8 Ways to Get the Best Mortgage Refinance Rates
Many people are considering refinancing their mortgages to take advantage of near-historic low interest rates. Mortgage refinancing replaces your existing home loan with a new loan (and new terms). It’s a great opportunity to get a lower interest rate on your mortgage and potentially save significant cash over the lifetime of your loan. Just like a regular mortgage, the terms you qualify for depend on your situation. There are several ways to get the best possible mortgage refinancing rate.
- Keep a good credit score
Like most financial activities, having a good credit score makes getting a good mortgage refinance rate much easier. Boost your credit score by keeping a balance below 25% of your limit. Asking your bank if you qualify for a higher credit limit is one easy way to quickly boost your score. If you have credit debt, it’s important to pay it off as soon as you can. However, you should still keep using your credit card and paying it off in full each month. Responsible credit usage improves your score, while closing out your card entirely can harm it.
- Lower your debt-to-income ratio
If you have significant debt, such as auto loans, student loans, or credit card debt, in comparison to your income, it could be a red flag to lenders and a hindrance when you try to refinance your mortgage. A high debt-to-income ratio may signal that you are already stretched thin with existing financial obligations. Everyone is in different places in their financial journey, but if you currently have high debt compared to your income, it may be smart to pay off as much as you can before attempting to refinance.
- Ask for a shorter loan term
Depending on how many years you’ve already owned your home and how many more you plan to stay, it may not make sense to take on another 30-year fixed rate mortgage. Moving to a 15 year term can lower the interest rate and, as a result, lower the total interest you pay over the life of the loan. It’s important to note that your monthly payment will increase, but you’ll be earning equity faster.
Some people believe that if they only have fifteen years left on their mortgage, it doesn’t make sense to refinance. However, you can save a significant amount of money even if your loan is more than halfway paid.
- Refinance to an adjustable-rate mortgage (ARM)
If you know you don’t plan to keep your home for a long time, an adjustable-rate mortgage (ARM) may be a better choice than a fixed-rate option. Adjustable-rate mortgages typically start with lower rates, which are then periodically adjusted based on an index which reflects the marketplace. ARMs can be unpredictable and risky for buyers planning to stay long-term. However, they could be a great option if you plan to sell your home before the first rate adjustment.
- Lock in your rate
A mortgage rate lock prevents increases in interest rates from impacting your mortgage rate while the loan is being processed. Since the refinancing process can take a few weeks or even months, it’s smart to at least inquire about this. This year is a perfect example of how quickly interest rates can change. By locking in your rate, you ensure that external economic factors won’t affect the terms of your loan.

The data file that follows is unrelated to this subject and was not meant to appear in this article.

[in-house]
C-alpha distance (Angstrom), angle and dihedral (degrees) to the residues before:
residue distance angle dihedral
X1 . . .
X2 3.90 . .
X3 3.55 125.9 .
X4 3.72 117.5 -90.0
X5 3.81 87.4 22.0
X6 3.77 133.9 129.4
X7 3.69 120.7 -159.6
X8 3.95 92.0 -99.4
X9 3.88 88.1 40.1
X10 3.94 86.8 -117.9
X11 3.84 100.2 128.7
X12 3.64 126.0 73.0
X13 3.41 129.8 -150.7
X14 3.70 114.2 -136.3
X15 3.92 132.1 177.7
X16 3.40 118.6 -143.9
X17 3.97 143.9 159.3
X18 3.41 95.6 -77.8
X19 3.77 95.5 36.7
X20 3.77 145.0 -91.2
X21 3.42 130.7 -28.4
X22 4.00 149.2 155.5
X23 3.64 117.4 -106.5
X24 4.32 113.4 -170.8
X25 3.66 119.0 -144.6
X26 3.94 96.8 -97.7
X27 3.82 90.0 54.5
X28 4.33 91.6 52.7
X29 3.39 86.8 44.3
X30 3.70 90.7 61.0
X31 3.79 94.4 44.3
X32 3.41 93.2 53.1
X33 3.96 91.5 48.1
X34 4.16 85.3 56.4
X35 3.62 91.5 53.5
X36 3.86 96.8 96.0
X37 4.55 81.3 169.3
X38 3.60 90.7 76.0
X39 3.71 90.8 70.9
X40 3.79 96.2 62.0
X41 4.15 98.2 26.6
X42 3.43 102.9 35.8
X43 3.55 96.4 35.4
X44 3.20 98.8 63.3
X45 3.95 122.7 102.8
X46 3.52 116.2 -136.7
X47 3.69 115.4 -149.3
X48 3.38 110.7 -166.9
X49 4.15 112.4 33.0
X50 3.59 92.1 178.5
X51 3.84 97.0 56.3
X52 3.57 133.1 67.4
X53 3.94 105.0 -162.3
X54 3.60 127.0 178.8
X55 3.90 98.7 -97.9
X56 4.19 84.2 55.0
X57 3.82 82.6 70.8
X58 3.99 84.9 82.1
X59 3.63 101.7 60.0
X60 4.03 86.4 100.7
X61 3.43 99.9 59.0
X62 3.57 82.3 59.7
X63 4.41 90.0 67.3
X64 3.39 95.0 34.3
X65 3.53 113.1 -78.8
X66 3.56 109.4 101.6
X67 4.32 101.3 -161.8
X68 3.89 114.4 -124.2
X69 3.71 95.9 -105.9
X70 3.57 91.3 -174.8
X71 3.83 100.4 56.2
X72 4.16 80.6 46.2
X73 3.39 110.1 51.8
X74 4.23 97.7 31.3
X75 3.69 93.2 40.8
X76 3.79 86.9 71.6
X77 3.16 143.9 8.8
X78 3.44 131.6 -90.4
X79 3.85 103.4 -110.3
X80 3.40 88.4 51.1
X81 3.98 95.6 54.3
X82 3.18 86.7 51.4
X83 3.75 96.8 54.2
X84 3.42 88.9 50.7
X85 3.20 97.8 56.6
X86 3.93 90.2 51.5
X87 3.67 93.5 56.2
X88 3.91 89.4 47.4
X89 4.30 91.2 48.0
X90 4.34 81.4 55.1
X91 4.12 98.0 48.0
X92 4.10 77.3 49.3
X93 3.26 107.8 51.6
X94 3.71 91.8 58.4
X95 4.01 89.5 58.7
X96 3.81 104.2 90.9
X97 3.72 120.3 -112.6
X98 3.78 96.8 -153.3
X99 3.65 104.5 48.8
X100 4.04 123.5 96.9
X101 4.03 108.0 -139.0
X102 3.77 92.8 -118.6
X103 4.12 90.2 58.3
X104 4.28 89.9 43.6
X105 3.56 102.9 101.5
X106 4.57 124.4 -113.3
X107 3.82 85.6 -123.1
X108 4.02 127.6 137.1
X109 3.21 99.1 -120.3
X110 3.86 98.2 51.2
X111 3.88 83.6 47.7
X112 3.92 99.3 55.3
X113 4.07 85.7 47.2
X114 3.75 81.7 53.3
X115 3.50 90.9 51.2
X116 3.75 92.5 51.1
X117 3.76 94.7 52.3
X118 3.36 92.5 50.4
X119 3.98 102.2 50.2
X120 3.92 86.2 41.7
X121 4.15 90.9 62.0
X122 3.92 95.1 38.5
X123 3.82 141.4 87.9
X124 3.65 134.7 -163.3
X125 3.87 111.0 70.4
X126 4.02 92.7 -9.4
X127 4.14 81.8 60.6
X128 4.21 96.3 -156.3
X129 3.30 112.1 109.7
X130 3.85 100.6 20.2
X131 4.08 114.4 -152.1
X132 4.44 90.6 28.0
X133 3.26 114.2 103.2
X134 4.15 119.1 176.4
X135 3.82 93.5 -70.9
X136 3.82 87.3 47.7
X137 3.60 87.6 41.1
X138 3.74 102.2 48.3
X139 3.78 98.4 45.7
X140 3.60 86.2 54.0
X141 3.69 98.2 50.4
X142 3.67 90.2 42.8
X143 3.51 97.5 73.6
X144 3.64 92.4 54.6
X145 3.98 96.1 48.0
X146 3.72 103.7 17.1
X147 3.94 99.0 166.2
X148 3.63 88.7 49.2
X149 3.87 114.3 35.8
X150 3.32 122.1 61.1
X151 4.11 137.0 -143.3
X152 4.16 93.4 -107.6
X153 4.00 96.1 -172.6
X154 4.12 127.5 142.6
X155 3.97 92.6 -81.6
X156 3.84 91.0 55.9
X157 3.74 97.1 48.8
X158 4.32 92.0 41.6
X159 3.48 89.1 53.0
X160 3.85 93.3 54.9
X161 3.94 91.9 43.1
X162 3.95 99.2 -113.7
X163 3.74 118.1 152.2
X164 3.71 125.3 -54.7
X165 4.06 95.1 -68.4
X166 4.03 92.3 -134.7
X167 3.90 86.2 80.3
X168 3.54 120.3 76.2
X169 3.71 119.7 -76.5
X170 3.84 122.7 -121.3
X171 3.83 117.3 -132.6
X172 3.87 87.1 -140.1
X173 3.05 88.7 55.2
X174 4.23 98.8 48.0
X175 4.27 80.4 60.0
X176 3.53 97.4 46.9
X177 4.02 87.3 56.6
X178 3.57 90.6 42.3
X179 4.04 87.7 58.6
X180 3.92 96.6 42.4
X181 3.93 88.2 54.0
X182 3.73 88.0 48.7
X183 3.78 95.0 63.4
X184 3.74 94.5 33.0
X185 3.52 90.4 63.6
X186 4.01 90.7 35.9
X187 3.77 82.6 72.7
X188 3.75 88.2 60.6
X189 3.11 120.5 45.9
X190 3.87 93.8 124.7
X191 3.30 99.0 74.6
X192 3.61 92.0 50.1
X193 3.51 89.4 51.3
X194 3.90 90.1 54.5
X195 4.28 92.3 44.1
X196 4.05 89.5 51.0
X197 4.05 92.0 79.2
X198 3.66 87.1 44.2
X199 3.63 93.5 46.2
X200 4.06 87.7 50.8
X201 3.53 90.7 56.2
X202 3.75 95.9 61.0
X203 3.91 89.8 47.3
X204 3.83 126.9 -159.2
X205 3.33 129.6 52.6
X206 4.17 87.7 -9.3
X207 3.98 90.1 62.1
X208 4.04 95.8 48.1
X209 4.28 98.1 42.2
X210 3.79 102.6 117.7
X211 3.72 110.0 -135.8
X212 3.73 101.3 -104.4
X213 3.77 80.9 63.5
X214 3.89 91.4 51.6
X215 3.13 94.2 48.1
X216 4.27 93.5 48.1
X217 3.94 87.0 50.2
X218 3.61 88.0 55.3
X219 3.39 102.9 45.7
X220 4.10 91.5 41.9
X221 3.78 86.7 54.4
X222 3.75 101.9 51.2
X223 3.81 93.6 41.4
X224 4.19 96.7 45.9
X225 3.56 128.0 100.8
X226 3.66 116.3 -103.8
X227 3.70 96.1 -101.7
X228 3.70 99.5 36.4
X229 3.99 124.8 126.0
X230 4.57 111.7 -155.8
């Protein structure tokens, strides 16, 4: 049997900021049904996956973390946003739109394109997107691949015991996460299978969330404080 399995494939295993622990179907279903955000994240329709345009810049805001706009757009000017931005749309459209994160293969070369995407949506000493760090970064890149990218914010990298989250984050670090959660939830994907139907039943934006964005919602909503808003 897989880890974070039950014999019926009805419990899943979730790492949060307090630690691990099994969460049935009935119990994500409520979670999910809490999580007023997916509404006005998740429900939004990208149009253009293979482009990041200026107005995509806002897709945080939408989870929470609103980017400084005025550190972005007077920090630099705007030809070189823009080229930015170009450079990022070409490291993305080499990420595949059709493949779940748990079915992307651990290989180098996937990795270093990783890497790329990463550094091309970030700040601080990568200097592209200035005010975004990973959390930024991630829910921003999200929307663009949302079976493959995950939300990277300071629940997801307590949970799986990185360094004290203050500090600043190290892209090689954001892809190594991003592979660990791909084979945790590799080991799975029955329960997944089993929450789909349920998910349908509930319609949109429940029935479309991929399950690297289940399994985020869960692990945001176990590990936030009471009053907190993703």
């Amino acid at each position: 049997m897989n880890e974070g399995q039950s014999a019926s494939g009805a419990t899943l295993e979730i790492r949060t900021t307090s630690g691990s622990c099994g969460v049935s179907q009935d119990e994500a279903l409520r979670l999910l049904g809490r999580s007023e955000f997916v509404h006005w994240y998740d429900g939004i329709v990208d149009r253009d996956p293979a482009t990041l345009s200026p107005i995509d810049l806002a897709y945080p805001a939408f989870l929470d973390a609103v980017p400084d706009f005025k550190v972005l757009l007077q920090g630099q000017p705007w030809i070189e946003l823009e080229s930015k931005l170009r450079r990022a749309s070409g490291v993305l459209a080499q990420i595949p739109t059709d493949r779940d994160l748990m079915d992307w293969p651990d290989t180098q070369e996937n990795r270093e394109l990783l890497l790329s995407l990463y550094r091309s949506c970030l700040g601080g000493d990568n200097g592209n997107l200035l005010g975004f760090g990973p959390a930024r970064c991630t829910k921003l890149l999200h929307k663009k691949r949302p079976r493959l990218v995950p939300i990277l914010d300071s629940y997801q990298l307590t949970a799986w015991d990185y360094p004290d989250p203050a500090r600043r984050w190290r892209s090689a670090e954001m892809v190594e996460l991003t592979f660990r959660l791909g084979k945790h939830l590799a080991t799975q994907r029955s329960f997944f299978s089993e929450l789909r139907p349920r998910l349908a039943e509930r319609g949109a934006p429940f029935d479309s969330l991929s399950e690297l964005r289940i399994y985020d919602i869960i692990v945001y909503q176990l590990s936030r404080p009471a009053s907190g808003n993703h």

- Shop around
Comparing rates from multiple lenders is a smart strategy, but you have to take an informed approach. According to Freddie Mac, borrowers can save $3,000 over the life of a loan by getting five additional rate quotes. Speaking to multiple lenders gives you the opportunity to understand the marketplace and even negotiate.
However, if an offer seems too good to be true, that may be the case. Be sure to review the fine print and look for details like discount points and APR. It’s easy to be swayed by a great interest rate, but that does not reflect the full cost of your loan.
- Pay discount points
Discount points essentially allow you to pay a portion of your total interest expense upfront in exchange for a lower interest rate. The longer you plan to stay in a home, the more you might benefit from paying discount points. This strategy is also called “buying down the rate” and is most often used by buyers purchasing their forever home. To decide if paying discount points is a good idea for you, try running the numbers in an online calculator.
- Don’t cash out your equity
A cash-out refinance replaces your current mortgage with a new home loan that is higher than the amount you owe on your home. You will receive the difference in cash, which you might use for home upgrades, debt consolidation, or other financial needs. To employ a cash-out refinance, you must have equity in your home.
This can be tempting, especially if you have a large expense coming up or would like to do some renovations. However, cash-out refinances are rarely advised. A cash-out can cause a higher mortgage rate by raising your loan-to-value ratio and debt-to-income ratio. If you want to renovate your home, it’s usually better to save up or take out a separate loan. A cash-out refinance should be considered a last-resort for financial needs, not a refinancing strategy.
Refinancing your mortgage could be a great decision if current interest rates are lower than your existing loan and you are in the position to do so. Don’t forget, you’ll be required to pay closing costs and other fees throughout the process. When deciding if refinancing is right for you, consider your financial standing and talk to a few lenders about what you might qualify for. Compare the refinancing offers to your existing home loan and calculate how much you’ll save, remembering to include closing costs. You should only refinance if you are confident you’ll save money by doing so. There are many ways to refinance and it’s important to come informed and prepared to any conversation relating to your financial health.
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